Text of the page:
Rosetta, which is a spacecraft launched by the European Space Agency (ESA) in 2004, is placed around 250 miles above the Earth's surface. It was launched to study the Comet 67P/Churyumov-Gerasimenko.

Maurizio Pajola, the astronomer who has been the part of Rosetta since it was launched, was going through few of the images taken by the spacecraft previously, when he discovered something strange.

What Did The Images Reveal?

While going through few of the images, his eyes fell on a picture from December 2015, which showed a bright white patch that shone from the comet's dim surface.

Another image was captured on July 4 by the OSIRIS device showed a bigger gash, which was more than 200 feet long. The gash was noticed around the cliff called Aswan, in the northern part of the comet.

The last image captured by the OSIRIS instrument on July 10 showed a cloud of gas and dust ejecting from the comet. Images from five days later showed that the face of the Aswan cliff had collapsed, thus revealing the materials beneath which caused the landslides.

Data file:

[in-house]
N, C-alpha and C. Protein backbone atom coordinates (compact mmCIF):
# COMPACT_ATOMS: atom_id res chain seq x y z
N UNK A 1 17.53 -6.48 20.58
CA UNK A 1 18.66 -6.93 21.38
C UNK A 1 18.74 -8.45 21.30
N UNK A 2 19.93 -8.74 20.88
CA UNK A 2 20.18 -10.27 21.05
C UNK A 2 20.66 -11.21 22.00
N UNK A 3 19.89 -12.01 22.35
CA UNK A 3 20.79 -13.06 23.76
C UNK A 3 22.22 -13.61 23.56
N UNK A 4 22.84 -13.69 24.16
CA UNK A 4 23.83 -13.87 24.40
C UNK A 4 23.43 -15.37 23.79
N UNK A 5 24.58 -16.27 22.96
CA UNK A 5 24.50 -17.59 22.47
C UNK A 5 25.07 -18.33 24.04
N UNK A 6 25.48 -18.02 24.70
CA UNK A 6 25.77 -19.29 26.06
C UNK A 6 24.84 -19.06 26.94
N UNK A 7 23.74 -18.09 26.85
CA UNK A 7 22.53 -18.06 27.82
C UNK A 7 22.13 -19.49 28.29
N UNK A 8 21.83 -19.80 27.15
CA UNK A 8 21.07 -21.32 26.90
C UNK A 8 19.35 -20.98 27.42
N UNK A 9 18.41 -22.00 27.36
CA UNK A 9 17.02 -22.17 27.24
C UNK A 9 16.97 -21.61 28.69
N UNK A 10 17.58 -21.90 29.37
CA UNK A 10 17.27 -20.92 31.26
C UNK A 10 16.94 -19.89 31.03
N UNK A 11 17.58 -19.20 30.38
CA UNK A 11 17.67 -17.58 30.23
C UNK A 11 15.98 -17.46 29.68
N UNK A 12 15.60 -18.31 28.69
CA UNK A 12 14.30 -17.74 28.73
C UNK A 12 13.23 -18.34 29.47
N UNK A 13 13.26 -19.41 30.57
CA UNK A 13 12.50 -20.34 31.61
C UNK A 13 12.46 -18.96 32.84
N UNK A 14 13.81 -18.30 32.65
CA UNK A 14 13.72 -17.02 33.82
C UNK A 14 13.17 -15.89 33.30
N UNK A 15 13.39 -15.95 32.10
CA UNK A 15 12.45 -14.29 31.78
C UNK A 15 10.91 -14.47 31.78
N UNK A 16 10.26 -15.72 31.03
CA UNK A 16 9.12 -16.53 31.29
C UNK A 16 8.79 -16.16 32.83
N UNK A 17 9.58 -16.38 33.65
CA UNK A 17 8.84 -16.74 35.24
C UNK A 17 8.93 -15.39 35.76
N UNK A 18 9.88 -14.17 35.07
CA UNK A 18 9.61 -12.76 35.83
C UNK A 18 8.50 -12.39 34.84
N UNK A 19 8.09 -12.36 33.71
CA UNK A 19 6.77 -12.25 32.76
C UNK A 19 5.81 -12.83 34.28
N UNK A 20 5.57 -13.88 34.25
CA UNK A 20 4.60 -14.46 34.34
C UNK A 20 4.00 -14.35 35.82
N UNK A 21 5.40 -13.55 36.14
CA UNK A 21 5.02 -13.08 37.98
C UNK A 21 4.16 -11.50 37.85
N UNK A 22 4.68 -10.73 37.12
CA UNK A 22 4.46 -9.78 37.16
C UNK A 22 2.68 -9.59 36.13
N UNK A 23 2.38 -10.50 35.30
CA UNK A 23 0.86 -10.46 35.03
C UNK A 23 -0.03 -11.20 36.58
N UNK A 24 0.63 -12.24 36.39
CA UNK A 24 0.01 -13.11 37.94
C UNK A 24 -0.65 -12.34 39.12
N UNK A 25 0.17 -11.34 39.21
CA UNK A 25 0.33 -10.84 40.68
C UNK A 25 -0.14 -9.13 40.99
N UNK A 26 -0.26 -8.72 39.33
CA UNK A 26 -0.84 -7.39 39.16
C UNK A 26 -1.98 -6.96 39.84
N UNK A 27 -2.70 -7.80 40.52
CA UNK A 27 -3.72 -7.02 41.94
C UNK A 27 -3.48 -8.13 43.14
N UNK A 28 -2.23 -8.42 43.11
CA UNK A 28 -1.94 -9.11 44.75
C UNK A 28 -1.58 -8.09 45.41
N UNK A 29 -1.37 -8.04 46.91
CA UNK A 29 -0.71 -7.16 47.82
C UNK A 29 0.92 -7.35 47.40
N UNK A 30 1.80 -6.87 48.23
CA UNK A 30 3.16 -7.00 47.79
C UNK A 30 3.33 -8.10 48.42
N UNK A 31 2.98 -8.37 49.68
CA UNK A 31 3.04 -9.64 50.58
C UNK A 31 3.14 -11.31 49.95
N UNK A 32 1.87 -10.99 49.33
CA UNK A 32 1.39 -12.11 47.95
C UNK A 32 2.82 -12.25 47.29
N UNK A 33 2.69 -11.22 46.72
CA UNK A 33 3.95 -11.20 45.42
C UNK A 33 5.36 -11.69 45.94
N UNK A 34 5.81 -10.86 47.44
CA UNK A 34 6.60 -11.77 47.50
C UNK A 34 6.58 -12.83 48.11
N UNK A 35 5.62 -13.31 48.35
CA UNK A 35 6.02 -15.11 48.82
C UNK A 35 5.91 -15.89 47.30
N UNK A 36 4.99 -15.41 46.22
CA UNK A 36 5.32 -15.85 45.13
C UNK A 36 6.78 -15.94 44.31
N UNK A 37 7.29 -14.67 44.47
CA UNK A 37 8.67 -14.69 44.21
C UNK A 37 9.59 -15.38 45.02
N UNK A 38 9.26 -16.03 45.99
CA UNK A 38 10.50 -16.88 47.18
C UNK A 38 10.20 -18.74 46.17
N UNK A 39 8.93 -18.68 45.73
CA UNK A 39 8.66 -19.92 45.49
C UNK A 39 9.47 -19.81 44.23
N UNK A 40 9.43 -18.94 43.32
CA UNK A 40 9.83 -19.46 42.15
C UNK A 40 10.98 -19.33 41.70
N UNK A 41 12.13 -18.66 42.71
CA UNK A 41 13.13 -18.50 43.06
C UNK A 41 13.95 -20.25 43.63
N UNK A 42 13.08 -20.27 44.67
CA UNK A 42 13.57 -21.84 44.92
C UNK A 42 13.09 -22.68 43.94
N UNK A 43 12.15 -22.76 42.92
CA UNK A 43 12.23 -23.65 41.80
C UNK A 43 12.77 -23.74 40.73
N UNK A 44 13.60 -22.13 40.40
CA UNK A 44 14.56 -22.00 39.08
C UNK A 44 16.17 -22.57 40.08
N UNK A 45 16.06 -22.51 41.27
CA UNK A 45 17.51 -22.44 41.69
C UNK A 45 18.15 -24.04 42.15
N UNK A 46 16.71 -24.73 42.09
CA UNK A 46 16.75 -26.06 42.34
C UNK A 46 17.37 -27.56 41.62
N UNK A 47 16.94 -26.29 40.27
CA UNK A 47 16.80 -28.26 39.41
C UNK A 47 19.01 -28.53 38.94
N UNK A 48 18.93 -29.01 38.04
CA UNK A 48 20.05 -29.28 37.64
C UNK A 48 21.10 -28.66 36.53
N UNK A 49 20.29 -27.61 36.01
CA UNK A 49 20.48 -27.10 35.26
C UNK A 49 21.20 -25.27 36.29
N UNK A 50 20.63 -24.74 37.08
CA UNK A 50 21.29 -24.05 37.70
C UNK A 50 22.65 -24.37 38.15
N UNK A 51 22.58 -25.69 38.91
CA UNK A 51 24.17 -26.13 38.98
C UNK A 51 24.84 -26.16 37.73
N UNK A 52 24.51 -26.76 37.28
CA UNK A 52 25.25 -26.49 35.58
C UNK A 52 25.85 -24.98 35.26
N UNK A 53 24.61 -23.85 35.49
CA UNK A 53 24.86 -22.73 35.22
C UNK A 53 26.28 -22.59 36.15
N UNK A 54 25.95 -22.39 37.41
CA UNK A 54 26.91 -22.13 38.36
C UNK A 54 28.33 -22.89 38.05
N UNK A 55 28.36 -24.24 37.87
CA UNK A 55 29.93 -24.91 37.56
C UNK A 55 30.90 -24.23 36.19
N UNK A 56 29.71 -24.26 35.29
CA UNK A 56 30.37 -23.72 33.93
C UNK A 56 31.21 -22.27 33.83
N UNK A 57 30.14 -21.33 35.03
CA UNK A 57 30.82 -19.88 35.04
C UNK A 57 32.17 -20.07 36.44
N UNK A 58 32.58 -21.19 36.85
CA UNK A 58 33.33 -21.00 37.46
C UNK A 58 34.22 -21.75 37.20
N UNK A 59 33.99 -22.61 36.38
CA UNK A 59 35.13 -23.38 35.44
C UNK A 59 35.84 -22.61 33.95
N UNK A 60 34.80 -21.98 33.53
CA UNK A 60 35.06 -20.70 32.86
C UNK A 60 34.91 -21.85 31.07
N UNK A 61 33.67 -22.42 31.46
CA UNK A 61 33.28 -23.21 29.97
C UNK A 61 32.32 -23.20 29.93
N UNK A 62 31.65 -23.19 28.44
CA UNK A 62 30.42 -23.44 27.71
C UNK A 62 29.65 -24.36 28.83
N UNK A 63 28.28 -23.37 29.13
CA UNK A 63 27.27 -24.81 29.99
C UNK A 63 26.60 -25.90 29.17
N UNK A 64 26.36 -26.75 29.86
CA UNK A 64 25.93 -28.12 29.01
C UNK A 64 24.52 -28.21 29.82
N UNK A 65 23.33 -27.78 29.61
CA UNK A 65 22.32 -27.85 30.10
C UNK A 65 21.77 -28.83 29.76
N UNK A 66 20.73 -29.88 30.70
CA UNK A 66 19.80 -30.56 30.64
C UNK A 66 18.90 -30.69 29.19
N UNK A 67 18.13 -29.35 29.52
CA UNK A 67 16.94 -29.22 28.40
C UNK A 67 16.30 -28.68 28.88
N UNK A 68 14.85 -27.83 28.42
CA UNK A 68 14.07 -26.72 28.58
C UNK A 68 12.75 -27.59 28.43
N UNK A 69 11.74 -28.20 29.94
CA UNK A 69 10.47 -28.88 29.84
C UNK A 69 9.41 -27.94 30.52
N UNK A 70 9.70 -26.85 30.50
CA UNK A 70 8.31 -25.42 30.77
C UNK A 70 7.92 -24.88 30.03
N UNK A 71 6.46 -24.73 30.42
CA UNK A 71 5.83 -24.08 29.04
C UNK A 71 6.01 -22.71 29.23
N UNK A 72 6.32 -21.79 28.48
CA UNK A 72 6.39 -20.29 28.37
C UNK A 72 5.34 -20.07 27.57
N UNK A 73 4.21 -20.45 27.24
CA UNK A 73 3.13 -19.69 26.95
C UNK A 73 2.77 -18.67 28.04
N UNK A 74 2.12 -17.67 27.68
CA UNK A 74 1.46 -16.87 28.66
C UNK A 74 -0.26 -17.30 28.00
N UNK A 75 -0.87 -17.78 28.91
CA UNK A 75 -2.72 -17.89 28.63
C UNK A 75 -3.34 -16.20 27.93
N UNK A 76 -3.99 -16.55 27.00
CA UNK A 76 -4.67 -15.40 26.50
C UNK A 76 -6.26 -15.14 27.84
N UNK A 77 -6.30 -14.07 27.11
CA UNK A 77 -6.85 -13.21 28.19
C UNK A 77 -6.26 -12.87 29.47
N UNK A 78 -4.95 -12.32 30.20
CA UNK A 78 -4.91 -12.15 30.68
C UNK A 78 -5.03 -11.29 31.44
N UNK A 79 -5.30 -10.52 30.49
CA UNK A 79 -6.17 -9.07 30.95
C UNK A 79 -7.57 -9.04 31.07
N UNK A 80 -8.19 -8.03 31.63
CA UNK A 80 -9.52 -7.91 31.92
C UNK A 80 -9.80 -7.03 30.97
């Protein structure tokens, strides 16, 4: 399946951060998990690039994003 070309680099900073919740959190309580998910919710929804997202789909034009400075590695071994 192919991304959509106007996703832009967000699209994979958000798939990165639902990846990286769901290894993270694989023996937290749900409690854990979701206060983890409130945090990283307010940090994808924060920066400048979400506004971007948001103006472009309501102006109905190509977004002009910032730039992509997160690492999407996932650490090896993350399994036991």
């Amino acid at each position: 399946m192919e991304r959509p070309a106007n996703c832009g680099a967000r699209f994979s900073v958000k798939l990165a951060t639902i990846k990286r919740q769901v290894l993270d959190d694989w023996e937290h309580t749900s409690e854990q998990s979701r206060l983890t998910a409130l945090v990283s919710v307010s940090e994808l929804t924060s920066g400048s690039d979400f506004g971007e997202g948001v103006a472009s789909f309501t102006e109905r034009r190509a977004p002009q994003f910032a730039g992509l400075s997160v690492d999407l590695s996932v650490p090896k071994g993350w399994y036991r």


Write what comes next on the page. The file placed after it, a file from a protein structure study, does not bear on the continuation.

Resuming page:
Landslide On Comet 67P

According to the images, the landslides captured on the Comet 67P/Churyumov-Gerasimenko was a huge lump of ice and a rock, which was supposedly equal to Mount Fuji.

However, the landslide captured by the Rosetta spacecraft is nothing as compared to those which occur on the Earth's surface. The Comet 67P/Churyumov-Gerasimenko, is so small that it has no gravity at all.

Thus, instead of falling down like an avalanche, the materials which fell from the fractured cliff face resulted in an "outburst" of around 22,000 cubic meters of materials. This can almost fill up nine Olympic swimming pools. However, the collapse of the Aswan allowed researchers to get a closer glimpse of what lies inside the comet.

What Led To The Landslide?

According to researchers, during 2015, the cliff was coming very close to the sun. Since then, the Comet 67P has no atmosphere. The part which faces the sun was exposed to huge amounts of heat, which may have led to the eventual landslide.

"This is the time where you get maximum activity, the time where you get maximum amount of change," says Ramy El-Maarry, the lead author on the Science study.

As a result, the Aswan cliff, which is placed in the northern hemisphere of the comet, experiences the coldest temperature of around minus 140-degree Celsius. However, it was due to the small ray of the sun, which slipped through the cliff, that it heated up by 50-degree Celsius, causing the cliff to fracture and ultimately collapse.

The first study about the landslides was published in the journal Nature Astronomy, and the second study was published in the journal Science.

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